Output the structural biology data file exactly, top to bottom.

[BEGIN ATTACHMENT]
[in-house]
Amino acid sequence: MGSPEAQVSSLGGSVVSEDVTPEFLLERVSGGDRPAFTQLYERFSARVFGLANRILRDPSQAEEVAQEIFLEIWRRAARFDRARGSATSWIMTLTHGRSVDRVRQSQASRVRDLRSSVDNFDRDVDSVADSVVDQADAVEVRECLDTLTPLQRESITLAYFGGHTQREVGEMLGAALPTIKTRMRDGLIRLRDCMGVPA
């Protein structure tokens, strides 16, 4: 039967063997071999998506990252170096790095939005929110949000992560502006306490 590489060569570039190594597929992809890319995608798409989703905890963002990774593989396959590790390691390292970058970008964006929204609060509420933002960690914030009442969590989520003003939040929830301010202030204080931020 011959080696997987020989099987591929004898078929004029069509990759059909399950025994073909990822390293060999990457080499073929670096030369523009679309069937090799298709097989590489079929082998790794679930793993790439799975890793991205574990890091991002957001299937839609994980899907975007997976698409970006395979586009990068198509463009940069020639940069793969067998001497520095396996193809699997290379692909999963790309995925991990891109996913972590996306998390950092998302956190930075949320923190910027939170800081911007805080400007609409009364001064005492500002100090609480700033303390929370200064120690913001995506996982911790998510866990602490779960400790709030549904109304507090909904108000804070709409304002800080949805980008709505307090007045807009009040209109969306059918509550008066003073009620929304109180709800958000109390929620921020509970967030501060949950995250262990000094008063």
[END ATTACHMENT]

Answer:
[in-house]
Amino acid sequence: MGSPEAQVSSLGGSVVSEDVTPEFLLERVSGGDRPAFTQLYERFSARVFGLANRILRDPSQAEEVAQEIFLEIWRRAARFDRARGSATSWIMTLTHGRSVDRVRQSQASRVRDLRSSVDNFDRDVDSVADSVVDQADAVEVRECLDTLTPLQRESITLAYFGGHTQREVGEMLGAALPTIKTRMRDGLIRLRDCMGVPA
């Protein structure tokens, strides 16, 4: 039967063997071999998506990252170096790095939005929110949000992560502006306490 590489060569570039190594597929992809890319995608798409989703905890963002990774593989396959590790390691390292970058970008964006929204609060509420933002960690914030009442969590989520003003939040929830301010202030204080931020 011959080696997987020989099987591929004898078929004029069509990759059909399950025994073909990822390293060999990457080499073929670096030369523009679309069937090799298709097989590489079929082998790794679930793993790439799975890793991205574990890091991002957001299937839609994980899907975007997976698409970006395979586009990068198509463009940069020639940069793969067998001497520095396996193809699997290379692909999963790309995925991990891109996913972590996306998390950092998302956190930075949320923190910027939170800081911007805080400007609409009364001064005492500002100090609480700033303390929370200064120690913001995506996982911790998510866990602490779960400790709030549904109304507090909904108000804070709409304002800080949805980008709505307090007045807009009040209109969306059918509550008066003073009620929304109180709800958000109390929620921020509970967030501060949950995250262990000094008063």